A staggering proportion of her life’s energy was spent on the upkeep of her famous beauty. Her hair required an average of three hours of care and styling daily. The rest of the day was devoted to exercising vigorously, and to eating as little as possible. Like Catherine of Siena, Elisabeth was another historical figure who clearly had an eating disorder. I won’t call it anorexia, or bulimia, or exercise bulimia, because it was a combination of all these. Suffice it to say, Elisabeth had disordered eating. She would go on crash diets, eating nothing but oranges and chicken broth for weeks. She had a private exercise room in each of her palaces. Walking was a popular Victorian pastime, and Elisabeth loved walking. Except her walks sometimes lasted 8 hours. And instead of walking she practically ran. Her other favorite form of exercise was horseback riding, which she practiced daily and fiercely. She preferred eating while standing, and when forced to sit at public functions and state dinners, she never took more than 25 minutes to finish eating (a great inconvenience to the guests, because one had to stop eating when the person of highest rank set down their fork).

But her beauty was reserved only for herself.  Even though she had a handsome royal husband who worshiped and adored her, she would have none of him. She spent years at a time away from the Viennese court, and even when she was home, her husband had to petition to see her along with everyone else. But she never took a lover, either. Because Elisabeth hated sex. She was [reportedly] frigid, and wrote poems on the disgusting nature of physical passion. We are not dealing with Helen of Troy here, people. She posed for many famous portraits, as was her royal duty, but she was very reluctant to have her photograph made. She had a personal photographer who had exclusive rights to reproducing her image (and only rarely did she give him permission), and when paparazzi got too close, she thwarted their efforts with a fan she kept handy at all times.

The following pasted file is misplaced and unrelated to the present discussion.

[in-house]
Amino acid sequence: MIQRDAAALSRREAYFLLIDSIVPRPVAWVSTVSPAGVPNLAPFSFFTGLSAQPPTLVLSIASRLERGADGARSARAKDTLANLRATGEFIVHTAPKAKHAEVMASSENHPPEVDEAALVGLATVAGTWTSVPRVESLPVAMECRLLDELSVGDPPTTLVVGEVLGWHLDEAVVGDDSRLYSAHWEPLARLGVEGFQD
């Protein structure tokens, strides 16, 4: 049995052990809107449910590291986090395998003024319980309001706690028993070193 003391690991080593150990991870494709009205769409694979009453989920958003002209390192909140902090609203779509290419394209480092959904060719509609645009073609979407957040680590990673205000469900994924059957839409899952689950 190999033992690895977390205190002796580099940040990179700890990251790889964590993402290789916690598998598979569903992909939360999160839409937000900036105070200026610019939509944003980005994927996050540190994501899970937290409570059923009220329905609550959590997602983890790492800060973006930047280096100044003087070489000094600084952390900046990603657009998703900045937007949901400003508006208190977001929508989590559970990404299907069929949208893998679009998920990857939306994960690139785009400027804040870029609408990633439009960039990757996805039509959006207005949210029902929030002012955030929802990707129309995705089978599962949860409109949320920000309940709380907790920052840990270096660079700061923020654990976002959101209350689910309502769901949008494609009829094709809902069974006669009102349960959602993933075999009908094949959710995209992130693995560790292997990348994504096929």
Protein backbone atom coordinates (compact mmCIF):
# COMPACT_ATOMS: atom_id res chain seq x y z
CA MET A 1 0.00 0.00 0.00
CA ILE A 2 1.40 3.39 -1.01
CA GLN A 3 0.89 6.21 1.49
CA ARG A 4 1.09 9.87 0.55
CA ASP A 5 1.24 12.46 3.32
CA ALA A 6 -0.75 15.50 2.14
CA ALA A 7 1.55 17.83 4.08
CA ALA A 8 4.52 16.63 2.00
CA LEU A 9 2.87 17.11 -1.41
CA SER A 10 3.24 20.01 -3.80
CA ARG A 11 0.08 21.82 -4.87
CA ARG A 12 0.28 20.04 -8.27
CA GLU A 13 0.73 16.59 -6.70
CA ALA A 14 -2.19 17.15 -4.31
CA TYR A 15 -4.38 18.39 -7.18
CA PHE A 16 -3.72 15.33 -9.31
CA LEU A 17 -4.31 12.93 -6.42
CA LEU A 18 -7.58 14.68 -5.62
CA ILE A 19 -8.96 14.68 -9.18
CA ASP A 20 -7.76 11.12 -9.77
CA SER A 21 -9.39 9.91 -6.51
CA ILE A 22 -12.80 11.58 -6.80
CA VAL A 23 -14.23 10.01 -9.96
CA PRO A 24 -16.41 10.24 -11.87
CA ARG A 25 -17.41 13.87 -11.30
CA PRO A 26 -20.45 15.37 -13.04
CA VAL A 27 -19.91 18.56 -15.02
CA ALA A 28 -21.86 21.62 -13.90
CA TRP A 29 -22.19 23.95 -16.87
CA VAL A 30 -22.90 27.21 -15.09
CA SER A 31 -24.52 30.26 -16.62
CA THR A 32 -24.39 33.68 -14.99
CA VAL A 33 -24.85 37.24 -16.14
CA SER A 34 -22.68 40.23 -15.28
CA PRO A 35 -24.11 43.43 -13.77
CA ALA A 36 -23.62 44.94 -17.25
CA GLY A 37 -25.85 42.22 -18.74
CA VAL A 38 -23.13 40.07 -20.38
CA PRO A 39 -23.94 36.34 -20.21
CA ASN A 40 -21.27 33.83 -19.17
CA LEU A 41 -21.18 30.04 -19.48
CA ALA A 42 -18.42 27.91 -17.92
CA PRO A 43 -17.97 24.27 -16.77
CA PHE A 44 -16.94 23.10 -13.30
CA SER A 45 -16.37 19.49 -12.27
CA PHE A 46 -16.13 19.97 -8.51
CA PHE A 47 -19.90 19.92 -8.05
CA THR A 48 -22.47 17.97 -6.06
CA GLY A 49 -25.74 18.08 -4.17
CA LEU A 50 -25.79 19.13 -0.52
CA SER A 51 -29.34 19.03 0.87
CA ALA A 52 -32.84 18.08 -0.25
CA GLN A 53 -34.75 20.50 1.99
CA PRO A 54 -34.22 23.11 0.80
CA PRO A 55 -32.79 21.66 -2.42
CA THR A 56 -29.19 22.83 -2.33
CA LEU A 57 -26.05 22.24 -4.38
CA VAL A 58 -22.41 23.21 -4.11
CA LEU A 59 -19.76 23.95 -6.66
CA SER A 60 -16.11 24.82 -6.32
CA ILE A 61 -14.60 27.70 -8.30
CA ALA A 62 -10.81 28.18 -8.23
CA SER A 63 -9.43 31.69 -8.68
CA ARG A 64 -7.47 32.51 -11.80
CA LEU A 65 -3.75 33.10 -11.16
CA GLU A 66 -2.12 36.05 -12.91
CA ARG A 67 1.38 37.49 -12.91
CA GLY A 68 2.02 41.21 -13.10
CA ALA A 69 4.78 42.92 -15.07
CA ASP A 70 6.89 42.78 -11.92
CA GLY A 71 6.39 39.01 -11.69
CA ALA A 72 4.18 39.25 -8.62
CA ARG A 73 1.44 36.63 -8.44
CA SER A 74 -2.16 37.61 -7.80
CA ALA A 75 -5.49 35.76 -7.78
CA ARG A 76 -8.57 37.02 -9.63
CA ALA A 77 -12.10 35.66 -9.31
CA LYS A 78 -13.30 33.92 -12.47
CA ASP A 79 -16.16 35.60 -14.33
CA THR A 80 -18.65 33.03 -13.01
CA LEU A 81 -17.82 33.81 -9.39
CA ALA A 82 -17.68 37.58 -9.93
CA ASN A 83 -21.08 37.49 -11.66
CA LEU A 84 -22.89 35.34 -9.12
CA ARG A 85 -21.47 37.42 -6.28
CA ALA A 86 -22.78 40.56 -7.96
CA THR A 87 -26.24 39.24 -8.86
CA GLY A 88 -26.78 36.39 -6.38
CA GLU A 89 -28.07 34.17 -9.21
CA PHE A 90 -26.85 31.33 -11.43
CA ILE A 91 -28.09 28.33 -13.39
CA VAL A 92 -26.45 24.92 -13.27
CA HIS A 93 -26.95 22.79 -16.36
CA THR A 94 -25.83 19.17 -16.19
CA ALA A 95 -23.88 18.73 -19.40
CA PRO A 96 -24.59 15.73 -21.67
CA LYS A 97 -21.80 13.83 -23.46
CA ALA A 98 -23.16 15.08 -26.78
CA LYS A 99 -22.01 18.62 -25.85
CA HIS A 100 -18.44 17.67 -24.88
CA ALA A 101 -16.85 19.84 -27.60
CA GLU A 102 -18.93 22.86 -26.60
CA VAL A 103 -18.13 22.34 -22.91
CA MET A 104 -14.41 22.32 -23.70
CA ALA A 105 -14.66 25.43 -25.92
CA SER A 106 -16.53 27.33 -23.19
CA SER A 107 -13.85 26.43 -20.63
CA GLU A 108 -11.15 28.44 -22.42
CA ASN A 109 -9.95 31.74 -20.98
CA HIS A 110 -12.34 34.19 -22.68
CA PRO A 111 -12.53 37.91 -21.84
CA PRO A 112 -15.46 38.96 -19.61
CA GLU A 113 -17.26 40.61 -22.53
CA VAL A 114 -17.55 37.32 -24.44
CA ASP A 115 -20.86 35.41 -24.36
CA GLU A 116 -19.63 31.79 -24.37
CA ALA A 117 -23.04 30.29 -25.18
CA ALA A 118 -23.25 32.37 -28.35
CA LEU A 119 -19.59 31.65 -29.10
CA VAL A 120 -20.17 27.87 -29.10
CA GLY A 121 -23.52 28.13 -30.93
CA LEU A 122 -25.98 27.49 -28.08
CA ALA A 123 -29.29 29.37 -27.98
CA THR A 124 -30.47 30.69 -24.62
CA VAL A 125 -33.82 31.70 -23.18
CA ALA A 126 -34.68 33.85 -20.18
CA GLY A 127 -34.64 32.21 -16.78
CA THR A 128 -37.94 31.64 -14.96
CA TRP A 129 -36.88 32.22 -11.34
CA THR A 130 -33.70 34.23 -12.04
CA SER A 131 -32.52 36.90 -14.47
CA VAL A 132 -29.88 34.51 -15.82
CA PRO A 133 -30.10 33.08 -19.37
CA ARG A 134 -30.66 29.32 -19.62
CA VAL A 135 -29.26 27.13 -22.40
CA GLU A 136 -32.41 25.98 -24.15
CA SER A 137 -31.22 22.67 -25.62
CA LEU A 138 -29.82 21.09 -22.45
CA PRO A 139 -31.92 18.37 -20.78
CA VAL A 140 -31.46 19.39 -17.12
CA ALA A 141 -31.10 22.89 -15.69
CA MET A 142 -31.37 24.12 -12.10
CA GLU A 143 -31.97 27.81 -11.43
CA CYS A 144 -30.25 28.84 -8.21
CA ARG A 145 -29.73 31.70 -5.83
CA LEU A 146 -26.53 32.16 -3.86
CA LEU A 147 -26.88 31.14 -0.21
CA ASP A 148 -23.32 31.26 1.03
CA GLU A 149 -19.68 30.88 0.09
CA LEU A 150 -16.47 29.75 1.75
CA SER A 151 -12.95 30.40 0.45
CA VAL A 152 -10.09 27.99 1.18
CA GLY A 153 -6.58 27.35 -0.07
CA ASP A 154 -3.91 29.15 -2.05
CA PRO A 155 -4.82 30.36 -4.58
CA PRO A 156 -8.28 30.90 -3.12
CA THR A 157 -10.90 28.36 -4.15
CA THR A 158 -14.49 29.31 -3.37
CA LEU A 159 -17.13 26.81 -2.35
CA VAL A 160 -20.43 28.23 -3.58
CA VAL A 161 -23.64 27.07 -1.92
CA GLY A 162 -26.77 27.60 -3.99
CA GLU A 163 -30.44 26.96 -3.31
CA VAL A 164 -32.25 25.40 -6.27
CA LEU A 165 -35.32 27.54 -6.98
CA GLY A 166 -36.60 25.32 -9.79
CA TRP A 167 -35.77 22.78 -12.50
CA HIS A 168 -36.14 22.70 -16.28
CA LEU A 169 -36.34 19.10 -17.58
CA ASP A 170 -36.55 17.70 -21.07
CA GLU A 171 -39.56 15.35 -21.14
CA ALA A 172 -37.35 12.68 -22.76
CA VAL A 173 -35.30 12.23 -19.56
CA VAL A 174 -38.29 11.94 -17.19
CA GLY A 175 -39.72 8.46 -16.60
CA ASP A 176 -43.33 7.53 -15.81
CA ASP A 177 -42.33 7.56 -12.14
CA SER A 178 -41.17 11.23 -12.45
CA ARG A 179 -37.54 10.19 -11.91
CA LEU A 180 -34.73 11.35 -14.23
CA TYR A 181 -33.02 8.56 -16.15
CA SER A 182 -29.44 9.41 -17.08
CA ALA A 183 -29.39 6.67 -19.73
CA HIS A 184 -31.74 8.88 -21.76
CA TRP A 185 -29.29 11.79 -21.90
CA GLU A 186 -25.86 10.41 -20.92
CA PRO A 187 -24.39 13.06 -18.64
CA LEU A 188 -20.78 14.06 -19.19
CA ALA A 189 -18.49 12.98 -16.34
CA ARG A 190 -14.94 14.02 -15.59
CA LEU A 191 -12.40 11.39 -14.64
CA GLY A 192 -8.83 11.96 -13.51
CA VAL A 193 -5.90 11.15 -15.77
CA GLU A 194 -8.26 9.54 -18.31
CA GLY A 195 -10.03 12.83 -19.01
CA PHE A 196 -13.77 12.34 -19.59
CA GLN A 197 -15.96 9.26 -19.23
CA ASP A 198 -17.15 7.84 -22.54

Elisabeth’s favorite pastimes were riding, not eating, and writing volume after volume of melancholy, nihilisic poetry.

I guess what finally fascinates me about Elisabeth, is her infinite self-absorption. Okay, I get that not all people who “have it all” are happy. I understand that the pressures of the court, the pressures of her royal mother-in-law (who was super strict regarding Elisabeth’s behavior in Vienna and restricted Elisabeth’s role in the raising of her own children) can make being rich, famous, beautiful, and powerful not all that fun. But Elisabeth demonstrated that she wasn’t afraid to break the imperial mould. Contrary to the wishes of her husband, her mother-in-law, and her government, she spent the majority of her time far away from the Viennese court, traveling for years at a time all around Europe. At some point, Elisabeth learned to do what she pleased, and to hell with everyone else. And yet, somehow… she never managed to do anything to make herself happy. She was skinny and beautiful. Not happy. She traveled wherever she wanted. Not happy. She could have had any lover she chose. She didn’t want any. She spent millions and millions building fabulous palaces for herself. She used them once and then promptly sold them. She threw all her energy into helping the “plight” of the Hungarians. After being crowned Queen of Hungary, she promptly ignored their political problems.